We offer a reprise of a recent BBC report: "New lenders may struggle to prise customers from traditional banks even though their borrowing and lending rates can often be much better, research from the BBC suggests.
"Borrowing money from a peer-to-peer lender or changing currency with an online firm can be cheaper. But the lure of free bank accounts, and hidden risks associated with peer-to-peer are muddying the waters. And, for customers without debts, old-fashioned banks may come out on top.
"Meanwhile, these traditional banks also have an eye on the competition.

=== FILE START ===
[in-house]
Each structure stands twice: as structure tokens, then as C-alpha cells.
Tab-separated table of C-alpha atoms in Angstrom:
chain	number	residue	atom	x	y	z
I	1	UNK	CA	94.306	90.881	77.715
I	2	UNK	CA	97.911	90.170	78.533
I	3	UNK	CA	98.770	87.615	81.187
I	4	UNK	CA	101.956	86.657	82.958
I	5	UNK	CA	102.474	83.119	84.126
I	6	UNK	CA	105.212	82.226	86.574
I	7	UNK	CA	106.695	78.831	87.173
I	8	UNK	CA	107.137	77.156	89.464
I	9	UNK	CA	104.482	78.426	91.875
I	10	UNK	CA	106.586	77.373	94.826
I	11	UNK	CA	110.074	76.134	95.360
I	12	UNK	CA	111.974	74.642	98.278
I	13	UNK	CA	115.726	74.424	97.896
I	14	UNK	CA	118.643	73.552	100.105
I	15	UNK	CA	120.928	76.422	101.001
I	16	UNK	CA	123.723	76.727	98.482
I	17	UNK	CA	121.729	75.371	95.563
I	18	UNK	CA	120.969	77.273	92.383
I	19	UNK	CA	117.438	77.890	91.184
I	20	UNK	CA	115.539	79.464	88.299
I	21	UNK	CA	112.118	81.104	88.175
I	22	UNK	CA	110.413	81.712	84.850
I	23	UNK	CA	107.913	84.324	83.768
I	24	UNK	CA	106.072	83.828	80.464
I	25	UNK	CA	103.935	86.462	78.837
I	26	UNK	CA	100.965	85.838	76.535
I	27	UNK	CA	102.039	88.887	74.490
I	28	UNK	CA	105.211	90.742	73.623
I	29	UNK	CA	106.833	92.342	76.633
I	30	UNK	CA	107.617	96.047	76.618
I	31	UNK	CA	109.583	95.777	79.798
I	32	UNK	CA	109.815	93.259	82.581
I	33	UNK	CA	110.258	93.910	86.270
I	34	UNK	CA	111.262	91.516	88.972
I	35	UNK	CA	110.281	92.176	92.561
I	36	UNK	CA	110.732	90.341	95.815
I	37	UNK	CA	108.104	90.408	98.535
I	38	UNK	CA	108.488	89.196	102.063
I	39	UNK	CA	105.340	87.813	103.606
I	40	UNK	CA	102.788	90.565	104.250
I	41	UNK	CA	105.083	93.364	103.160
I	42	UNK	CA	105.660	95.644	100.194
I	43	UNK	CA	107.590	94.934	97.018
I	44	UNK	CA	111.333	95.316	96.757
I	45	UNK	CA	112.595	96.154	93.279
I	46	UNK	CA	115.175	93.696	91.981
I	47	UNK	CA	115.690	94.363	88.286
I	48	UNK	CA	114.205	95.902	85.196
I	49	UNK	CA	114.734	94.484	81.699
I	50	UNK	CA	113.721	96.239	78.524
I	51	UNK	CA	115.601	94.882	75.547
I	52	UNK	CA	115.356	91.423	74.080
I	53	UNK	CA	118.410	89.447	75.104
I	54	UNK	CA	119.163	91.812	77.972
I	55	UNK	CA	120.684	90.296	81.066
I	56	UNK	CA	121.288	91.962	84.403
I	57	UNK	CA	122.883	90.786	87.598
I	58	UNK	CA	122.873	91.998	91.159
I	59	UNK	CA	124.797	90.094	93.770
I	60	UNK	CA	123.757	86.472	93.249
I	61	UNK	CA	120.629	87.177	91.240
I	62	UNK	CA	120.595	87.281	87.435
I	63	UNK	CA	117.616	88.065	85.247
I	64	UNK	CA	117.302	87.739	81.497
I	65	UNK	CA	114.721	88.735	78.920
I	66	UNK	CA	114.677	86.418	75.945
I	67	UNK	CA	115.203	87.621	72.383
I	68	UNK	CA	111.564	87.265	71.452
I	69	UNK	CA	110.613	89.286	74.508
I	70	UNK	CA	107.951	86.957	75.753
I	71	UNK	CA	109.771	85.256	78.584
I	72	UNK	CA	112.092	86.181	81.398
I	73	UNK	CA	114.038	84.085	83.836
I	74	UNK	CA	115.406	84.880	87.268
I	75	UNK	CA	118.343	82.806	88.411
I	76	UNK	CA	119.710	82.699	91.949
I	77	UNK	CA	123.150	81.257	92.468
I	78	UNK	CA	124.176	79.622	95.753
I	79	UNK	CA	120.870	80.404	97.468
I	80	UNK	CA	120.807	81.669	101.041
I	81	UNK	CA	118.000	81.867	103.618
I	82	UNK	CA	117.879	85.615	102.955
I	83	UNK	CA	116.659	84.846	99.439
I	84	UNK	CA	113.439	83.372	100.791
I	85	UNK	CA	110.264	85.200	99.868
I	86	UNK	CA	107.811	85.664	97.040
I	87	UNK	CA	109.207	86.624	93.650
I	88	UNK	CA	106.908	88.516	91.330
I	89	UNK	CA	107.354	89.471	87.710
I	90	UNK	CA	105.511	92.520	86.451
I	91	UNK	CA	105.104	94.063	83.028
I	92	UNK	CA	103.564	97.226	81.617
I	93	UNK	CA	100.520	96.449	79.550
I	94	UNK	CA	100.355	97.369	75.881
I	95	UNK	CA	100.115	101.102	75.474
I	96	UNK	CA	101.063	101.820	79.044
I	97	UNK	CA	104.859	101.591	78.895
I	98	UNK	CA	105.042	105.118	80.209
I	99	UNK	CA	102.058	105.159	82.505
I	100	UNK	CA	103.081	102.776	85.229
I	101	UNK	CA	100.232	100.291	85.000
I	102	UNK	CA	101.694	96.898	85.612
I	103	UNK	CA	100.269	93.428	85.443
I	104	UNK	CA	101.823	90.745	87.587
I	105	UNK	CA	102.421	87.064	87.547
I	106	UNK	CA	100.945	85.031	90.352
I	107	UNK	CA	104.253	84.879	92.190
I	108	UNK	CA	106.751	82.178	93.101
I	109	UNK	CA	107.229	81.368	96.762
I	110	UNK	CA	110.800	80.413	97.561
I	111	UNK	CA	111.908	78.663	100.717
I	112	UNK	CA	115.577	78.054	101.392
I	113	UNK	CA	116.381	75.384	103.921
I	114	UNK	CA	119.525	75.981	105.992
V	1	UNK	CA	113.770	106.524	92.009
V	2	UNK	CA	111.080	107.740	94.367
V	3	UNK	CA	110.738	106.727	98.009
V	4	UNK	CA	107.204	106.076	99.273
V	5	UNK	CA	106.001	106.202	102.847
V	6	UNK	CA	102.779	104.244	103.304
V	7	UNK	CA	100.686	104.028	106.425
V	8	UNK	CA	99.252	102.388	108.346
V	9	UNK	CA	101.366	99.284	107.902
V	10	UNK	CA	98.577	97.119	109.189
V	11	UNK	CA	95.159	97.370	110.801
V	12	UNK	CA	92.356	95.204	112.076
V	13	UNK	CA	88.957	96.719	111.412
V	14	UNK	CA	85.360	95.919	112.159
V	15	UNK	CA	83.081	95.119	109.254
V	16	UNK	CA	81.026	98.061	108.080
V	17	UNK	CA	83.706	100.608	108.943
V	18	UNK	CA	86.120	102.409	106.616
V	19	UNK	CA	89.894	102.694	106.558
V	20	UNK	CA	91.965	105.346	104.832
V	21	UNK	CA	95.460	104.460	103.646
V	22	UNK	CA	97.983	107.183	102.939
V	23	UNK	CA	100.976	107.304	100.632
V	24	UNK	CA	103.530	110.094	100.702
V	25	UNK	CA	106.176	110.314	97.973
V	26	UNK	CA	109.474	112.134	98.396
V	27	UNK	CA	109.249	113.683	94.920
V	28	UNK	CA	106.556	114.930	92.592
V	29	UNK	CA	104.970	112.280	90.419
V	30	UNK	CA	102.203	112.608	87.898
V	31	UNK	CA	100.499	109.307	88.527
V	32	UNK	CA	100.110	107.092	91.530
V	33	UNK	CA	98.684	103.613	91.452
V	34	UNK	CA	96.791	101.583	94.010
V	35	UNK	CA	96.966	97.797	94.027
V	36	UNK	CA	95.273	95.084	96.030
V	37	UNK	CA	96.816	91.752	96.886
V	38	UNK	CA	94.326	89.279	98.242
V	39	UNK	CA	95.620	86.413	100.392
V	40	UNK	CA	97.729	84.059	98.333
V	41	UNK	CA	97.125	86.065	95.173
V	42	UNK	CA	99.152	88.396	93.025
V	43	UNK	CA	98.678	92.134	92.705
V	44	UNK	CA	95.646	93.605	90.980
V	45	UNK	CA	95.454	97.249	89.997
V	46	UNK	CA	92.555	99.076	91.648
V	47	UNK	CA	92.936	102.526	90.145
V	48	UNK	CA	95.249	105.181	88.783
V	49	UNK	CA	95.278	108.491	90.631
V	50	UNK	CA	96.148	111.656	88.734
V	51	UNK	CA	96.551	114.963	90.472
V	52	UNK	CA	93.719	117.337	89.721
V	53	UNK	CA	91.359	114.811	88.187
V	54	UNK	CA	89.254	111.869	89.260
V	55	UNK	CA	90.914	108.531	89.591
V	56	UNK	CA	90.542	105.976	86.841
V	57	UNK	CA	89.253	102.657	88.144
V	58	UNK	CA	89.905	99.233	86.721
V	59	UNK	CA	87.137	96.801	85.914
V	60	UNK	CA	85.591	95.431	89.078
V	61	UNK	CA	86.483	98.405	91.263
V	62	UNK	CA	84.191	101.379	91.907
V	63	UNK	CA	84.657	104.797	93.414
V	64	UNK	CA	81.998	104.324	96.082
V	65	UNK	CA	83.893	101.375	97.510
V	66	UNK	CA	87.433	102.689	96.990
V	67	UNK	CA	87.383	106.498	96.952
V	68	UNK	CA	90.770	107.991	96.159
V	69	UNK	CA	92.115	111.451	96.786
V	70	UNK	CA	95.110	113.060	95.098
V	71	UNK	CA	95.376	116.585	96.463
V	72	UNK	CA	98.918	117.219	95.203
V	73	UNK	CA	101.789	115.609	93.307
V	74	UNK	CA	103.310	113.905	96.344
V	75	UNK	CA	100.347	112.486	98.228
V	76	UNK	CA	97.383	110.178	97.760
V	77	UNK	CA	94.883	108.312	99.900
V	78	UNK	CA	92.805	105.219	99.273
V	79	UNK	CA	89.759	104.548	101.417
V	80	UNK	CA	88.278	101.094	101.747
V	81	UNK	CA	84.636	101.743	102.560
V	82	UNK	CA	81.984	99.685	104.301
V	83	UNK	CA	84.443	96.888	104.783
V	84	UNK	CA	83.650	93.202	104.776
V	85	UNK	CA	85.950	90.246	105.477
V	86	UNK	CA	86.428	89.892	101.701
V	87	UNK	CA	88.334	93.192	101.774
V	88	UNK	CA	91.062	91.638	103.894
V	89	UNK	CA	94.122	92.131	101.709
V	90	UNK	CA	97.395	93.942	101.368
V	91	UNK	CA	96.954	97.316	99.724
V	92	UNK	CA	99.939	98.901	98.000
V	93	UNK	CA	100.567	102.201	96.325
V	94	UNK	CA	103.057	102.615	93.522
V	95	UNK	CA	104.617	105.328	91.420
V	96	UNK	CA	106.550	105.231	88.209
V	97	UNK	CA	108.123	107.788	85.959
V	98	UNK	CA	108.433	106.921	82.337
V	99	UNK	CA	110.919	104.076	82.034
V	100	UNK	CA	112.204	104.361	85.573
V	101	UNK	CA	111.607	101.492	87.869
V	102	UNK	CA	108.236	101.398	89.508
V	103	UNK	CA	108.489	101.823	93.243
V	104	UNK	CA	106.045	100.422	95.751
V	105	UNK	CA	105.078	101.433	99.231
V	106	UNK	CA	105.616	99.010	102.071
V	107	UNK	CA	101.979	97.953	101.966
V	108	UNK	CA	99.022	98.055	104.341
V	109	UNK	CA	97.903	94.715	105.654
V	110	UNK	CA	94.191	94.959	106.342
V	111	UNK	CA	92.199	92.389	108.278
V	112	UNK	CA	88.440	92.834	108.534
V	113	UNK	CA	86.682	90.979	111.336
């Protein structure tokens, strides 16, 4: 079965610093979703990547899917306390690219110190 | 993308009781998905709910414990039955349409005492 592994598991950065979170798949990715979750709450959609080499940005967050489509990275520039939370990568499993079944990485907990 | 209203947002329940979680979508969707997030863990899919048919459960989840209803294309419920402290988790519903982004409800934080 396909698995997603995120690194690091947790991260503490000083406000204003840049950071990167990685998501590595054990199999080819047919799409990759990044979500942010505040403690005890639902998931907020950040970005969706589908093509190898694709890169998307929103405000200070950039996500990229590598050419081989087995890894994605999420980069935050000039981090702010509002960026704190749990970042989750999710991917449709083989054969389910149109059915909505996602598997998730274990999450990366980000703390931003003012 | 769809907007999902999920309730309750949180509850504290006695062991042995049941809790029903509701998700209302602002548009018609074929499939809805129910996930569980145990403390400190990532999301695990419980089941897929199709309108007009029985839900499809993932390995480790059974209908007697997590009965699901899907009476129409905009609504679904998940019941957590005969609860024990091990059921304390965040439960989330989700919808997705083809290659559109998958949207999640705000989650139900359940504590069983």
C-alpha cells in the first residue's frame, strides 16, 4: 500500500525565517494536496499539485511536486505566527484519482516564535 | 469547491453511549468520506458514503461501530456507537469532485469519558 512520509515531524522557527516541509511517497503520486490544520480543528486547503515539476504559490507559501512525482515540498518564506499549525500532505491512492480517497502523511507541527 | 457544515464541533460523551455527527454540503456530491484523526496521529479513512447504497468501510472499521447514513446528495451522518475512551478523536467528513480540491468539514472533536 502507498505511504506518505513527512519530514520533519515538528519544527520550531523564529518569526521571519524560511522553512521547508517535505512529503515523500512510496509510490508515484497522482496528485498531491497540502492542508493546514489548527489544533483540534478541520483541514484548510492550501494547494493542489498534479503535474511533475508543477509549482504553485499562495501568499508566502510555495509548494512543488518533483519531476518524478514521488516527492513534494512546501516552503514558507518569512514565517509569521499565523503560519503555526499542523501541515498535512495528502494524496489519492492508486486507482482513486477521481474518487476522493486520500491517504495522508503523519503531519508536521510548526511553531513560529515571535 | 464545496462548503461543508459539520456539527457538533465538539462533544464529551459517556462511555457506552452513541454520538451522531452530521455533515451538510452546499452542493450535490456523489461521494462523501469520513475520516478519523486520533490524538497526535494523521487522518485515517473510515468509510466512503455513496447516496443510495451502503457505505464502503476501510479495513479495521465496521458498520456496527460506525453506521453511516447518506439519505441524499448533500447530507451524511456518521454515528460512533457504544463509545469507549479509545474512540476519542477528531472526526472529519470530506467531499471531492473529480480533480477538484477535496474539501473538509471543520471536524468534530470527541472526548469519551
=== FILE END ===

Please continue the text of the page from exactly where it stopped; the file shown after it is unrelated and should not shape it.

"Alternatives to bank loans come in the guise of peer-to-peer lenders, who connect lenders with borrowers directly.
"That means you can earn a better rate of interest, but there is no expensive pile of capital owned by bank share holders to bail you out if borrowers default.
"BBC research suggests that while borrowing from a peer-to-peer lender may cost less, who to deposit your cash with [sic] for the best return is less simple.
"A £2,000 peer-to-peer loan typically costs £7 to £27 a month compared with as much as £123 for a bank overdraft or £50 with a credit card."
See one of our own analytical article, cross-referencing many others - examining risk, yield and access.
Meanwhile, what does the EU referendum mean for business? See Money&Co.'s CEO Nicola Horlick's thoughts on the matter.